At the time of the attack on Pearl Harbor on 7 December 1941, Minekaze was based at the Chinkai Guard District in Korea, and was assigned to patrols of the Tsushima Straits and Chishima Islands coastlines. From April 1942, Minekaze was reassigned to the Sasebo Naval District for patrol and convoy escort duties. On 9 May, she assisted in the rescue of passengers from the Taiyō Maru, which had been sunk by an American submarine en route to southeast Asia with many civilian engineers and technicians. At the end of September, the destroyer escorted convoys to Saipan, Truk and Rabaul, and from the end of November 1942 to February 1944, was assigned to patrol and escort duties in the East China Sea. On 1 February 1944, Minekaze was reassigned to the 1st Surface Escort Division of the General Escort Command. Four days later, the ship departed Moji escorting a convoy bound for Takao. The convoy was spotted by the submarine USS Pogy off the east coast of Taiwan and Minekaze was torpedoed and sunk on 10 February 1944 approximately 7 miles (11 km) southeast of Wu-shih Pi, Taiwan at coordinates (23°12′N 121°30′E / 23.200°N 121.500°E / 23.200; 121.500). On 31 March 1944, Minekaze was removed from the Navy List.[6]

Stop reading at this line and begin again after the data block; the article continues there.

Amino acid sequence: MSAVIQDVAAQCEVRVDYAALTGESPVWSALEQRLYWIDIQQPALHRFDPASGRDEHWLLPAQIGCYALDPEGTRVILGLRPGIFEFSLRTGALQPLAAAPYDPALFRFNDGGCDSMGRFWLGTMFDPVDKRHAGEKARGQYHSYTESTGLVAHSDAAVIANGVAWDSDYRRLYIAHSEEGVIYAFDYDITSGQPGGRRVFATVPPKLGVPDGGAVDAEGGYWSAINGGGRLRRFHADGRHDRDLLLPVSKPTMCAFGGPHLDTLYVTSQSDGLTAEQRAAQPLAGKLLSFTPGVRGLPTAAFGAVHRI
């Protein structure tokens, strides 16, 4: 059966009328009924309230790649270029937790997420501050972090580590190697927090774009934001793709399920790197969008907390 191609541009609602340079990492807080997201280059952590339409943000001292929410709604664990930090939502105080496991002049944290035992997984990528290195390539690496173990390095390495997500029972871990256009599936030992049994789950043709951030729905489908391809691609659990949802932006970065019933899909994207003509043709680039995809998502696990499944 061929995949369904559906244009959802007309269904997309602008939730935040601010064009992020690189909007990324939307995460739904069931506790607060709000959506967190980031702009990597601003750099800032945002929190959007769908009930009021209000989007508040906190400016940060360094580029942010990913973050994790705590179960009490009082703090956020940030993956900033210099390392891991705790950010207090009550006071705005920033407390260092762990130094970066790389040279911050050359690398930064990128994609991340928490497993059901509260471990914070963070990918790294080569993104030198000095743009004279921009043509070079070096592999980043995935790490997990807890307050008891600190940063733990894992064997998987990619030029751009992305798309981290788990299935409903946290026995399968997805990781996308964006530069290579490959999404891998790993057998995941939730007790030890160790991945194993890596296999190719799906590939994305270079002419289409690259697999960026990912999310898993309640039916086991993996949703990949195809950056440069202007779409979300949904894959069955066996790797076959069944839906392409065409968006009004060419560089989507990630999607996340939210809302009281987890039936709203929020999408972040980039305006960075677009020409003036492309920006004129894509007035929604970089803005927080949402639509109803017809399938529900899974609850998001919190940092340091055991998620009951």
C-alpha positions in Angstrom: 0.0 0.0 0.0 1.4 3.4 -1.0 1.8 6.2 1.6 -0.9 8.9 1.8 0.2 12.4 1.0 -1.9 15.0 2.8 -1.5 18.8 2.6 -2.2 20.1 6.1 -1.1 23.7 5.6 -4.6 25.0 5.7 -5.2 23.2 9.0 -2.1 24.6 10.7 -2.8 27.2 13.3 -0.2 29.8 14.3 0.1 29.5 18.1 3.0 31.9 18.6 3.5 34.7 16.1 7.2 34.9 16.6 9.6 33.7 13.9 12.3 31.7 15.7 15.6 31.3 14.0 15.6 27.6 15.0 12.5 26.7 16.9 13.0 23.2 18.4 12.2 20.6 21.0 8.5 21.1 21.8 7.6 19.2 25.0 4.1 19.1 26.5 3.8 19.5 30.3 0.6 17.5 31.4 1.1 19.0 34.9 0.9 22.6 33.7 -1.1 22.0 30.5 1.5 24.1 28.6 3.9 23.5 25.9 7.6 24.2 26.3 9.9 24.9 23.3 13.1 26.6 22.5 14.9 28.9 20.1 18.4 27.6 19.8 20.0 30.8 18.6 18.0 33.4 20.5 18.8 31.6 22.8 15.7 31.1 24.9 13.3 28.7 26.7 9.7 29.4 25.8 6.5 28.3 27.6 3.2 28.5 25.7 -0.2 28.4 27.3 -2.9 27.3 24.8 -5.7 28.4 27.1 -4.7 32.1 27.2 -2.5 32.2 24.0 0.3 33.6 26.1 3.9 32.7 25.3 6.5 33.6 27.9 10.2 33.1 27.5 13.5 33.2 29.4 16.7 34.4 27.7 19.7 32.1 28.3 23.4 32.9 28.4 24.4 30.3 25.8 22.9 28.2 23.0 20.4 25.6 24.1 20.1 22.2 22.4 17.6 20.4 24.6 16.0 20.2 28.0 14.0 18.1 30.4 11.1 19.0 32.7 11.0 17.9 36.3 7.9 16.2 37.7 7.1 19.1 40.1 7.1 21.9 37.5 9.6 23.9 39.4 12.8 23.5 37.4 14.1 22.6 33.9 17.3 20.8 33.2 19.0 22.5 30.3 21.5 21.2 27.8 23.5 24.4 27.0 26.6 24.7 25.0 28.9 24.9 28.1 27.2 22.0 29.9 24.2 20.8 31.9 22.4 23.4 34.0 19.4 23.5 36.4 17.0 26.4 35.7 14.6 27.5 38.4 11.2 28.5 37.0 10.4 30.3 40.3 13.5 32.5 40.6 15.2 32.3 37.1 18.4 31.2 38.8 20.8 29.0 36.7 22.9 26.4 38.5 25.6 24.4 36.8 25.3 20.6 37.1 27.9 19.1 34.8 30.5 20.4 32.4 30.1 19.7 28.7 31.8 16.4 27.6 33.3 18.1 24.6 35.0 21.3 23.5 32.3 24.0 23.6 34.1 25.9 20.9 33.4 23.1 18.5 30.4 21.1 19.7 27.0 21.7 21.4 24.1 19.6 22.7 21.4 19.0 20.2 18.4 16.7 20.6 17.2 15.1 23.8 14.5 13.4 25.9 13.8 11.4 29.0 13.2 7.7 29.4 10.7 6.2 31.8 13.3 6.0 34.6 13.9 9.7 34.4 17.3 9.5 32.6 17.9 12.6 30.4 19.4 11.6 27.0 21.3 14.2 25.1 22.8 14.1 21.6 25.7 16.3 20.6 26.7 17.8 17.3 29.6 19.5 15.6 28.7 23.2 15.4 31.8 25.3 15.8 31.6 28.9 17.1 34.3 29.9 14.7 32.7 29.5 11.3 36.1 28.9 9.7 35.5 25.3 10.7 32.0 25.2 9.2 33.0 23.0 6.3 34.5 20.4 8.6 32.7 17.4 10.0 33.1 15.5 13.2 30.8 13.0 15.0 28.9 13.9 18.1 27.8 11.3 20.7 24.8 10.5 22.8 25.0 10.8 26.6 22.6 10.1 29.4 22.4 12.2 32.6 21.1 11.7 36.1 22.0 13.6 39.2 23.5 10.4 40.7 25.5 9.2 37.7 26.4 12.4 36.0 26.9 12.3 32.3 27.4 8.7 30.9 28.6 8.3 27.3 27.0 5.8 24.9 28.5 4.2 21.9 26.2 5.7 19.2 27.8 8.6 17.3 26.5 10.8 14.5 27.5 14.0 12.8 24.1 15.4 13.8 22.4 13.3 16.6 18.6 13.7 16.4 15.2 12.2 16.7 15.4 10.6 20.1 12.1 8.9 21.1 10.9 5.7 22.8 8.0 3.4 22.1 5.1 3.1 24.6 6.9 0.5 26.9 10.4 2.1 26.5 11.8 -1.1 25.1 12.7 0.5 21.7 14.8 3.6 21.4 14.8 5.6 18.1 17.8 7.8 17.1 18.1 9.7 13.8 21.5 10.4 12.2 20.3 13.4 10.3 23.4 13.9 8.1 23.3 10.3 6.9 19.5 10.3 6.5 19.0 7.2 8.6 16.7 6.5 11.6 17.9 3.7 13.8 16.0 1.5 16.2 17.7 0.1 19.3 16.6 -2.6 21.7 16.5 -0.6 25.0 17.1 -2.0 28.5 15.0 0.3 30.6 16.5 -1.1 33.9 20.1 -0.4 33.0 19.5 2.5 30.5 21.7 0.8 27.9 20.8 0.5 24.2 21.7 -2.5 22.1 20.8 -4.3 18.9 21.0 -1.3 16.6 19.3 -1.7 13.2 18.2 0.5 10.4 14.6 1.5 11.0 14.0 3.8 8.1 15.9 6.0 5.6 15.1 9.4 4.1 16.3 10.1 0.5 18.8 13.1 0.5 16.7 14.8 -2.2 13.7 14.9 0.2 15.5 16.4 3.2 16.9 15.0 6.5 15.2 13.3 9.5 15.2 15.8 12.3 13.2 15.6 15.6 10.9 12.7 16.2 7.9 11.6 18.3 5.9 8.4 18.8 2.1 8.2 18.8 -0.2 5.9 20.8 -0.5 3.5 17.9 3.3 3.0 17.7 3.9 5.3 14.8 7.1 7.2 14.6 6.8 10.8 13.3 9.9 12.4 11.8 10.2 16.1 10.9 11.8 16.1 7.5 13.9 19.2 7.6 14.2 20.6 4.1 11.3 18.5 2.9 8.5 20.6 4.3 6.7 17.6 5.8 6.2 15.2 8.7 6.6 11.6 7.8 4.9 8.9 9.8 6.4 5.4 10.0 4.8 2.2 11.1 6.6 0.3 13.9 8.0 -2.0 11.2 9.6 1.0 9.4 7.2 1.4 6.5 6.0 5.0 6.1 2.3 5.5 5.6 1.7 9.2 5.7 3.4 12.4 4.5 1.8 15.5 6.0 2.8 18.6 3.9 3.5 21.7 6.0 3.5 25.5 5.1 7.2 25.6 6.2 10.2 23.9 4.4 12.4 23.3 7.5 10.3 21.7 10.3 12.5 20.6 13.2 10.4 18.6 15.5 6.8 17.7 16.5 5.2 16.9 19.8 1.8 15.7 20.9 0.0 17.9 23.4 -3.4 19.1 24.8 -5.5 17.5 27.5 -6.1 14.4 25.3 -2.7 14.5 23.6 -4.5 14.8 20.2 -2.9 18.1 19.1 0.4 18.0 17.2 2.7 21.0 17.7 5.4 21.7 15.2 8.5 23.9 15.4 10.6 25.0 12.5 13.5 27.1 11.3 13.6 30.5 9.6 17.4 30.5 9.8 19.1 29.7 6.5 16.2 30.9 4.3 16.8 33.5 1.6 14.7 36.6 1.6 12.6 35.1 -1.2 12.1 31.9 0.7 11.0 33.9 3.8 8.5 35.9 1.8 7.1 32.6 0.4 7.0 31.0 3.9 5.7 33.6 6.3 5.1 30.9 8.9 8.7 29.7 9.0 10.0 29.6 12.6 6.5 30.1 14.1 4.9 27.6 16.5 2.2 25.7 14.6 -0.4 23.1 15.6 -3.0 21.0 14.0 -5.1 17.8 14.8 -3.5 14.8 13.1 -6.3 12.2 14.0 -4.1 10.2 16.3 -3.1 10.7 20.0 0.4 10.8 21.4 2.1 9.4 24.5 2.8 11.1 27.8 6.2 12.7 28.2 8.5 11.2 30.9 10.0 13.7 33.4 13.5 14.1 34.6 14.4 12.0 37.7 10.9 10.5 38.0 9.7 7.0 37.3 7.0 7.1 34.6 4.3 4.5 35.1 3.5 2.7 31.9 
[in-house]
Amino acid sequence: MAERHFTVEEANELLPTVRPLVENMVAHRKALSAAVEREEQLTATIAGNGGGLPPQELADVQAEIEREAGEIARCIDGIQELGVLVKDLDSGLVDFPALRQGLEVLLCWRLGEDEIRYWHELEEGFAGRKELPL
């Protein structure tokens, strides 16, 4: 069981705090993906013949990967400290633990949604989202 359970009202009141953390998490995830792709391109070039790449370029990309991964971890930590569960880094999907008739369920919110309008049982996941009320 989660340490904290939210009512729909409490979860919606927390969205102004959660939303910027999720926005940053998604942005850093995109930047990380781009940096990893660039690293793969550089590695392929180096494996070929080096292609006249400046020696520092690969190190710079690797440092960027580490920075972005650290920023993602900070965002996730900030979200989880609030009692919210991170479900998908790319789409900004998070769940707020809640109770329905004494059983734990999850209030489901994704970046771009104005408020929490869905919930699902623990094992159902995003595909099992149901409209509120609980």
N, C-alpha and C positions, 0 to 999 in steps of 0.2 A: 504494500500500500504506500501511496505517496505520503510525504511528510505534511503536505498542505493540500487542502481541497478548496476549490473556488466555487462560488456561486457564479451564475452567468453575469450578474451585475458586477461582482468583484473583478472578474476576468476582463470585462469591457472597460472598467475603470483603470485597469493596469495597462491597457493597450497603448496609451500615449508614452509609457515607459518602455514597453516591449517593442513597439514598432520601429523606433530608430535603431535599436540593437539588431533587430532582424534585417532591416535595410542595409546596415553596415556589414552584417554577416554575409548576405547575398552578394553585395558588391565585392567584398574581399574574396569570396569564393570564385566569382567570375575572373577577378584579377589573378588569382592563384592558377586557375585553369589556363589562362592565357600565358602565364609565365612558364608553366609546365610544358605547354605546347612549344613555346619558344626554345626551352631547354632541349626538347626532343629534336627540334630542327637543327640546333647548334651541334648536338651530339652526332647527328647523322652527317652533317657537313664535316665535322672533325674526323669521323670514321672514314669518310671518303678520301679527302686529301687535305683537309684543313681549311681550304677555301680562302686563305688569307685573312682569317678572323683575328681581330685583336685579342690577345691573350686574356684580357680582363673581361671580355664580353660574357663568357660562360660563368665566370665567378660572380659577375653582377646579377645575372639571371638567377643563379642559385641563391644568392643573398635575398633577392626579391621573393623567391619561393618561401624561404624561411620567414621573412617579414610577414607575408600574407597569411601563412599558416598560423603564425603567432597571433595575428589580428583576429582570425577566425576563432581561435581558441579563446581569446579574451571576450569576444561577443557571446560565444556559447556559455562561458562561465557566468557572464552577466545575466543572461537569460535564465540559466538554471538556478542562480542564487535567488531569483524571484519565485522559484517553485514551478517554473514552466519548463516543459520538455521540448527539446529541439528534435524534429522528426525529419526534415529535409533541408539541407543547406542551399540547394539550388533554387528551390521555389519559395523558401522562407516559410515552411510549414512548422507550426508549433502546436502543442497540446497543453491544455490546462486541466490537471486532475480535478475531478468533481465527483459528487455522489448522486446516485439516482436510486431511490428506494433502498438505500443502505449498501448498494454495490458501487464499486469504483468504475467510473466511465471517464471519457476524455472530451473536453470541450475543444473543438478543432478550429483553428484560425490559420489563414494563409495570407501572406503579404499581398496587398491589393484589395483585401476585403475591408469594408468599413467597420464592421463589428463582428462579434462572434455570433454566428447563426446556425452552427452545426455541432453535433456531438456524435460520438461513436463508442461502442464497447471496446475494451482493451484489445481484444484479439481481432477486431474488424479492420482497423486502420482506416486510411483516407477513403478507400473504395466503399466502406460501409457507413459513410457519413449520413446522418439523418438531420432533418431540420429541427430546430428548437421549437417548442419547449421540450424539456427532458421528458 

1. ^ Gardiner & Gray, p. 243
  2. ^ Whitley, p. 168
  3. ^ a b Jentschura, Jung & Mickel, p. 141
  4. ^ a b Watts & Gordon, p. 258
  5. ^ Watts & Gordon, p. 257
  6. ^ Nevitt


  • Gardiner, Robert & Gray, Randal, eds. (1984). Conway's All the World's Fighting Ships: 1906–1921. Annapolis, Maryland: Naval Institute Press. ISBN 0-85177-245-5.
  • Howarth, Stephen (1983). The Fighting Ships of the Rising Sun: The Drama of the Imperial Japanese Navy, 1895–1945. Atheneum. ISBN 0-689-11402-8.
  • Jentschura, Hansgeorg; Jung, Dieter & Mickel, Peter (1977). Warships of the Imperial Japanese Navy, 1869–1945. Annapolis, Maryland: United States Naval Institute. ISBN 0-87021-893-X.
  • Nevitt, Allyn D. (1997). "IJN Minekaze: Tabular Record of Movement". Long Lancers. Combinedfleet.com. Retrieved 10 November 2015.[permanent dead link]
  • Watts, Anthony J. & Gordon, Brian G. (1971). The Imperial Japanese Navy. Garden City, New York: Doubleday. OCLC 202878.
  • Whitley, M. J. (1988). Destroyers of World War Two. Annapolis, Maryland: Naval Institute Press. ISBN 0-87021-326-1.

External links[edit]